The nuclear question is perceived by a wide majority of Iranians as being a national, not a regime issue. One symptomatic example: opposition leader Mir Hossein Mousavi criticized President Mahmoud Ahmadinejad, at a certain stage, as being “too soft” in nuclear negotiations.
One can address the Iranian nuclear question with a focus on capabilities, but this approach has proved to be far from objective and instead very controversial – just look at the different estimates on the advancement of Iranian nuclear capabilities. Another approach refers to Iranian intentions, an even less objective field in which interpretations can go from the apocalyptic (they intend to build nuclear weapons in order to destroy Israel) to the naïve (they will never build a bomb because Allah would not approve, and there is also, perhaps, a fatwa stating that). I would prefer to use, as a criterion, neither Iranian capabilities nor Iranian intentions, but rather the interests of the Iranian regime, which is less difficult to assess than either capabilities or intentions.
The first interest of the Iranian regime is survival. There is a purely domestic element to regime survival: the quest for nuclear power is one of the few themes on which it can gather consensus and popularity. And there is a strategic dimension: Iran watched as Iraq’s Saddam Hussein was attacked precisely because he did not have nuclear weapons, while North Korea’s regime is still standing because it may already have a nuclear capability. Therefore it makes sense to think of nuclear weapons as a powerful deterrent.
After all, keeping the nuclear issue alive has already produced a very positive result for the regime: a recognition, though reluctant, on the part of both the US and Europe, that Iran is a necessary interlocutor. Making troubles and raising fears has been an effective way to avoid being ignored.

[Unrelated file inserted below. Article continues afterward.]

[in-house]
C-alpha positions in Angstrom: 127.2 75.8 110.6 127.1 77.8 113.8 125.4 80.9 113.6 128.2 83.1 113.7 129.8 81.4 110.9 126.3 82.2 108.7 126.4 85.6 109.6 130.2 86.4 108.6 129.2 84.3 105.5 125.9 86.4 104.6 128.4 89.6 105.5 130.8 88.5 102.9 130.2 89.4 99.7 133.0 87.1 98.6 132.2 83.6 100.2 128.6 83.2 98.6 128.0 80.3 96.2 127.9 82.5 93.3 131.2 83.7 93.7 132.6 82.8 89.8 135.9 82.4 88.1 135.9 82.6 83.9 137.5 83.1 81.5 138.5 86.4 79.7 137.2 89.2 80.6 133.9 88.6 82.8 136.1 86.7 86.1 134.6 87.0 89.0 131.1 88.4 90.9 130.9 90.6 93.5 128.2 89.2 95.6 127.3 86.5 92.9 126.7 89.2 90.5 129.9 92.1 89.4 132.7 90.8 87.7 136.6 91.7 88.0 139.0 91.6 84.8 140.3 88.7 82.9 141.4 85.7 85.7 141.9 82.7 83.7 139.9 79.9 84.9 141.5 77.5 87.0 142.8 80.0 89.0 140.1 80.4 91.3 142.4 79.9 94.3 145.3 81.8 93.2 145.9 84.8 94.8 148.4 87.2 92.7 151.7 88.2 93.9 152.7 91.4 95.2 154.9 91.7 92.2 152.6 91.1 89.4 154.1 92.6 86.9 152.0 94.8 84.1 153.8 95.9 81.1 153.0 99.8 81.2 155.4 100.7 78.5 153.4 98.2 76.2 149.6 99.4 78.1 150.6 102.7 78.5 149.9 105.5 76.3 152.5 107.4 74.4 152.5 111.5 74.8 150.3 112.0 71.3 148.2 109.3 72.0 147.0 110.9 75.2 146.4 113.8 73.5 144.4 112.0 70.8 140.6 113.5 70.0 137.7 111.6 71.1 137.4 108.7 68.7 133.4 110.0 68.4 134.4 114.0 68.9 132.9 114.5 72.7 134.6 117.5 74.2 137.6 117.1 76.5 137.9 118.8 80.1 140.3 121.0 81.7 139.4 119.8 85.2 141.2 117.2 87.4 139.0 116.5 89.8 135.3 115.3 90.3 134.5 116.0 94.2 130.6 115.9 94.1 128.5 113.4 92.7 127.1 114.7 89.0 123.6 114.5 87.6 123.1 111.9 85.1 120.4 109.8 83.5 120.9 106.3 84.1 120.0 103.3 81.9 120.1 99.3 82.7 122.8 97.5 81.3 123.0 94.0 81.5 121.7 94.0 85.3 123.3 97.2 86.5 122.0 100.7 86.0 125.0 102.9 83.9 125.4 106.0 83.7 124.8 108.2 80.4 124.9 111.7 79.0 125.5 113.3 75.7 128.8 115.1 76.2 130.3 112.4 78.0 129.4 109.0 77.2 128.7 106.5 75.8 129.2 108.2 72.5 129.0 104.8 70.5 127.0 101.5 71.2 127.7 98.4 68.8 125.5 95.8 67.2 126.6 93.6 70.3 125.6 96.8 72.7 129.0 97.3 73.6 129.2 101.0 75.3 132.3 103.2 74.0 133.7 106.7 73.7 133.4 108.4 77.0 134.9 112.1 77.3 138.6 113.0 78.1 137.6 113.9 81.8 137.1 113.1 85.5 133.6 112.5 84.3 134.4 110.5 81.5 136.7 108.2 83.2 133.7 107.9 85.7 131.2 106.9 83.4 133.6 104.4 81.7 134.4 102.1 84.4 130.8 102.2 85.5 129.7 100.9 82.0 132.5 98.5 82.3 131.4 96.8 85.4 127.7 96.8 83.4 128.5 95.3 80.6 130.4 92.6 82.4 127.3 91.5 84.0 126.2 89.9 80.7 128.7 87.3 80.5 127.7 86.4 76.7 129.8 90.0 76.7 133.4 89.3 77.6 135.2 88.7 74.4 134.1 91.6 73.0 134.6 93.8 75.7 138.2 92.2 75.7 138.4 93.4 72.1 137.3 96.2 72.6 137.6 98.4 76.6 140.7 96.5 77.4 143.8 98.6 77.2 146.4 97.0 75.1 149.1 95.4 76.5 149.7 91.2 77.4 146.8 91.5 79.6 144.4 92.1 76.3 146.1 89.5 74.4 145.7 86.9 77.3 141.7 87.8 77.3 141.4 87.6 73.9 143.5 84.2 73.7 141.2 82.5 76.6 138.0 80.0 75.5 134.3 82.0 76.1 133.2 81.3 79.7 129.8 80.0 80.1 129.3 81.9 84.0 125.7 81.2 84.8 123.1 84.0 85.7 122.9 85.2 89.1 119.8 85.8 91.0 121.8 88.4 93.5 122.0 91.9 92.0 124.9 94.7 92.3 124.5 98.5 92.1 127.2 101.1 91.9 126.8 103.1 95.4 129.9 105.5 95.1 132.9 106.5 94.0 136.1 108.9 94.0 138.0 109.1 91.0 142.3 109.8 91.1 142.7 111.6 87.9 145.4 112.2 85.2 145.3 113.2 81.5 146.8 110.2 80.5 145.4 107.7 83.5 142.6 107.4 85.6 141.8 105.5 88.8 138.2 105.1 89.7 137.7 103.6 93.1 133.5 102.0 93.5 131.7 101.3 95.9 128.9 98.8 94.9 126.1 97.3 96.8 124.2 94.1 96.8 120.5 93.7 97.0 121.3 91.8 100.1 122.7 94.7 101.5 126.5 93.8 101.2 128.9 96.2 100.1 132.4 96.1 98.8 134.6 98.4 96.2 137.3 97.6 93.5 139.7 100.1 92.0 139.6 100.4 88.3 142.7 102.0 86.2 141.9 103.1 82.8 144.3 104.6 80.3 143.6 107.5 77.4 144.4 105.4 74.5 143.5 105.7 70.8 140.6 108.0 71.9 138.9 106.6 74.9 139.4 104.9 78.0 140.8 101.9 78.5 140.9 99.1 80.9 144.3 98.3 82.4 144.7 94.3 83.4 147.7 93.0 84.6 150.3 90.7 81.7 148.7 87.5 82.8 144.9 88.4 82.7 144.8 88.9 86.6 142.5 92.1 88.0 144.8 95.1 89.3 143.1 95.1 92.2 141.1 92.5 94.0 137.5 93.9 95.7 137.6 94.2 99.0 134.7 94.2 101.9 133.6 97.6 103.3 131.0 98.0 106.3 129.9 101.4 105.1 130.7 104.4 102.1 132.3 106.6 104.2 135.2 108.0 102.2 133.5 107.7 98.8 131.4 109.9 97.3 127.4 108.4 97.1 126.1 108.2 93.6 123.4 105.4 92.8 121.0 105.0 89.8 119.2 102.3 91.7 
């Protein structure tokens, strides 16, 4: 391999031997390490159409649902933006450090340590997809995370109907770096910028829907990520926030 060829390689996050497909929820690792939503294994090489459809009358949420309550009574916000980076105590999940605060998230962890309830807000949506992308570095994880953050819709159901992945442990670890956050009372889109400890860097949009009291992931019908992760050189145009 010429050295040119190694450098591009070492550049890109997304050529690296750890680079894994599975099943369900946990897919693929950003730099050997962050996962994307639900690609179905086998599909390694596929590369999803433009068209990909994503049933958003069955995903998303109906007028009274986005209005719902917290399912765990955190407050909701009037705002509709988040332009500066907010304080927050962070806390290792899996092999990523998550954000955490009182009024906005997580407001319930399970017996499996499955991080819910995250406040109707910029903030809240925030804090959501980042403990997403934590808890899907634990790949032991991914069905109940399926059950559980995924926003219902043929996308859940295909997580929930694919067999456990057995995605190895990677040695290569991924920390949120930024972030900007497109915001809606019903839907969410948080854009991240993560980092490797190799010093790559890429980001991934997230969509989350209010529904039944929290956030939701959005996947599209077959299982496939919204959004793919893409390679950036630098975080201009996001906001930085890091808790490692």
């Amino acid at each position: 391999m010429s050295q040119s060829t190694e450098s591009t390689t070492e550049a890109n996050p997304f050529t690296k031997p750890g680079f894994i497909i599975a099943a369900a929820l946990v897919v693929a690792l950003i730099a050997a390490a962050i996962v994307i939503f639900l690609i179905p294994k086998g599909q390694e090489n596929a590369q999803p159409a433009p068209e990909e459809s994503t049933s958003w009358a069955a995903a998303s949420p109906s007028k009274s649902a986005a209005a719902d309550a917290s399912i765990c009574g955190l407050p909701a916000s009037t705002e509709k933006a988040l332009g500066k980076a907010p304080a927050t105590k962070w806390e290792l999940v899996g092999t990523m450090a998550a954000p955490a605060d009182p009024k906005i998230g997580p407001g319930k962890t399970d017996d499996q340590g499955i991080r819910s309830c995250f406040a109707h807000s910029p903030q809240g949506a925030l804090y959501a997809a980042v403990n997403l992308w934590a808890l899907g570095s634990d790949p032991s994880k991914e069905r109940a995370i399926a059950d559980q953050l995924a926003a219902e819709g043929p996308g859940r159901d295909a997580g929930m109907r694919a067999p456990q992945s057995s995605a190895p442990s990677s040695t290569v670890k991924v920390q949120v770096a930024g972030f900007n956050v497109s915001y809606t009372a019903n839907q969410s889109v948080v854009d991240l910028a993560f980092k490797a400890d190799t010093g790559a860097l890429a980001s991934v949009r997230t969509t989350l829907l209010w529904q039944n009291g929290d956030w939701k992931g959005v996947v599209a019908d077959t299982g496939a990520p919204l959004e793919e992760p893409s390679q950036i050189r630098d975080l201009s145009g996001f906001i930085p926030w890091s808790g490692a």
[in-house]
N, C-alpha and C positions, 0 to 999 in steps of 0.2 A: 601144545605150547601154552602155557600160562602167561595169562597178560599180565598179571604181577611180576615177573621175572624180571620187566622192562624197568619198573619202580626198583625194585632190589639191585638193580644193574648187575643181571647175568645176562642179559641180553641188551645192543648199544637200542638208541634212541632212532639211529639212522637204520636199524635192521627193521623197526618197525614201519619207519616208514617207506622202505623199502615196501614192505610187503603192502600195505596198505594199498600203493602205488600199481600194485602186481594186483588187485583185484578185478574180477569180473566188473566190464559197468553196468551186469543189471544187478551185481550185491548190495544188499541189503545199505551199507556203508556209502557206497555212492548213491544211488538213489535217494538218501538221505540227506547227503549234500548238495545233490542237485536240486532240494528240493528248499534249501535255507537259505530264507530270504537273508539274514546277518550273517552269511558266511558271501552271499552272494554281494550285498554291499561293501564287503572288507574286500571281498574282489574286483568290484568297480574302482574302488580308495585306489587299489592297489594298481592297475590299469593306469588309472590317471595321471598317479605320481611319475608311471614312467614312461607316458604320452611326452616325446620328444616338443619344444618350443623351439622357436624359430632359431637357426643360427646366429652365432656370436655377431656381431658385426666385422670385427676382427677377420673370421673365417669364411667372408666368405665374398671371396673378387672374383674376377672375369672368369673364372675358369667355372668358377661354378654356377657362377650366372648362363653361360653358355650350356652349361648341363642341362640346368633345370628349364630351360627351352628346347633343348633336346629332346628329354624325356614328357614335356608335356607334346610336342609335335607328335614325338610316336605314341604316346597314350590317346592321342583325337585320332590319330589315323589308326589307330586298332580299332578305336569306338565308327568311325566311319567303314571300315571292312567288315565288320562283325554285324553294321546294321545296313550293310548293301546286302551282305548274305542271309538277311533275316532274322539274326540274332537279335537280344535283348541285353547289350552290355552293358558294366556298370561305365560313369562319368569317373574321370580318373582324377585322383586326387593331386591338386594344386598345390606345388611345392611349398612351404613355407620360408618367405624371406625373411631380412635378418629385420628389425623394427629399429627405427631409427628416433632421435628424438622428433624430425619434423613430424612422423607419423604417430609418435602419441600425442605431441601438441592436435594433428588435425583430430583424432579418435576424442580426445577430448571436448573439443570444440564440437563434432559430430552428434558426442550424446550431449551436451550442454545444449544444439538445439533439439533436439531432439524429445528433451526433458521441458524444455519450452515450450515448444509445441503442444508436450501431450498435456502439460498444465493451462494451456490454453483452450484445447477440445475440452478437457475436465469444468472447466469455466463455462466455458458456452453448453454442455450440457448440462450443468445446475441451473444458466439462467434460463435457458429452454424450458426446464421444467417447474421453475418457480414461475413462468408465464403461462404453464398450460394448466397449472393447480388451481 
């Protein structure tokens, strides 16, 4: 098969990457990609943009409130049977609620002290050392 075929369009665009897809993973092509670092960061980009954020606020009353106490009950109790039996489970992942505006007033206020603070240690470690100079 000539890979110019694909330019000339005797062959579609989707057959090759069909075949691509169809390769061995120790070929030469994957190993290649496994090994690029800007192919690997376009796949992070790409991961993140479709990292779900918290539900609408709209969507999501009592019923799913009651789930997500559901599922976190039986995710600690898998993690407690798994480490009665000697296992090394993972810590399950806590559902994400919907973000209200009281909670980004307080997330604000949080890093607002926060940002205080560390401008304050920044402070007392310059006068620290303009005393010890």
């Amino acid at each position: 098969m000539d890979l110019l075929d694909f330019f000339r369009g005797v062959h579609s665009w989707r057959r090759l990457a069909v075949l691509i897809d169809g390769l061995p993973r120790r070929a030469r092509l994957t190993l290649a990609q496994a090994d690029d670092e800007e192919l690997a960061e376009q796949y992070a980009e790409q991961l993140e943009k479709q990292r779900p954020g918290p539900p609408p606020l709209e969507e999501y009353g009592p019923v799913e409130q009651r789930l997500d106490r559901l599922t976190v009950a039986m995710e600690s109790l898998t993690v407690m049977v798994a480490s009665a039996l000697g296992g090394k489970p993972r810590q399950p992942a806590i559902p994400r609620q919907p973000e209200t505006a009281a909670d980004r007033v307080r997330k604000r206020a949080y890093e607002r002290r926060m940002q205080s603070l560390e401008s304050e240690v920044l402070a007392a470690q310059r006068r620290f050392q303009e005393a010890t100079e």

Sanctions will not bring Iran to its knees, nor will they convince it to give up the nuclear card. Yet, sanctions have increased the cost of intransigence, and might eventually strengthen those within the regime who are in favor of a less intransigent posture – which in turn might influence Iran’s negotiating stance. It is clear, however, that sanctions make sense only in the perspective of an agreement that is not an international diktat, but recognizes some of the Iranian demands. The alternative is to see sanctions as simply an intermediate step leading to military action.
What could be the bottom line for the Iranian regime? One could suggest a combination of three necessary ingredients.
First, an explicit renunciation of regime change as the objective of international action. We should not forget that revolutionary Iran, like the Castro regime in Cuba, has survived – in rather good shape – decades of regime change wishful thinking. To the contrary, the West’s anti-regime-change approach to Hosni Mubarak’s Egypt was eventually not sufficient to save it from its own people. The obvious lesson to draw is that the Iranian regime will not fall because we so wish. With all due differences, George Kennan’s approach to the Soviet Union remains valid well beyond the Cold War, in the sense that regime change will come about by a combination of deterrence plus containment (which are much more effective and realistic tactics than “rollback”), combined with the effect of our soft power and the fact that repression cannot make up indefinitely for the loss of political legitimacy. Another experience that may prove relevant is that of Maoist China, which (as an accomplished nuclear power) wanted to be recognized, not loved. Once it achieved that goal, its policies became less erratic and its domestic evolution also changed.